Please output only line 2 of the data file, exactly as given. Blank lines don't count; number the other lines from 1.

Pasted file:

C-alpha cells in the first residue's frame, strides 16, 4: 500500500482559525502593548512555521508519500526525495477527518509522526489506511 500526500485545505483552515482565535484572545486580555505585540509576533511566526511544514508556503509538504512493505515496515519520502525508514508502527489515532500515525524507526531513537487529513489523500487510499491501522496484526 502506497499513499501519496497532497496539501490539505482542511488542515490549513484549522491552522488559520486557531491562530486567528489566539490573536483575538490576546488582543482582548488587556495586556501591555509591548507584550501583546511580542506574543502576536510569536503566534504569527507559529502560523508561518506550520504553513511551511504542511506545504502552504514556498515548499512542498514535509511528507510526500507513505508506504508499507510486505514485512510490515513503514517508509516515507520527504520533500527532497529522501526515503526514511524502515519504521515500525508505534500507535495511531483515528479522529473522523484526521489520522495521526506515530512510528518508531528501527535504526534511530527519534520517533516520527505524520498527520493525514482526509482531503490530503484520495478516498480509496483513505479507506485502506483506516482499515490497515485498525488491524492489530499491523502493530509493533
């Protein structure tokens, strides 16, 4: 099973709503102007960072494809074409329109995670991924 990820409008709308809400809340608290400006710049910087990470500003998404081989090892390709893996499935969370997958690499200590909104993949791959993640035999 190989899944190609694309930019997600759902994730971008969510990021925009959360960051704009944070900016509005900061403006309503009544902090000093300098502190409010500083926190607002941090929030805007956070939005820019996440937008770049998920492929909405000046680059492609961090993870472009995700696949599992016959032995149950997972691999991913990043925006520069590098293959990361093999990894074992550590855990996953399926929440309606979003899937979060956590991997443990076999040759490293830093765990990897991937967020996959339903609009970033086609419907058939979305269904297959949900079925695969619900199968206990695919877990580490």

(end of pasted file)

């Protein structure tokens, strides 16, 4: 099973709503102007960072494809074409329109995670991924 990820409008709308809400809340608290400006710049910087990470500003998404081989090892390709893996499935969370997958690499200590909104993949791959993640035999 190989899944190609694309930019997600759902994730971008969510990021925009959360960051704009944070900016509005900061403006309503009544902090000093300098502190409010500083926190607002941090929030805007956070939005820019996440937008770049998920492929909405000046680059492609961090993870472009995700696949599992016959032995149950997972691999991913990043925006520069590098293959990361093999990894074992550590855990996953399926929440309606979003899937979060956590991997443990076999040759490293830093765990990897991937967020996959339903609009970033086609419907058939979305269904297959949900079925695969619900199968206990695919877990580490």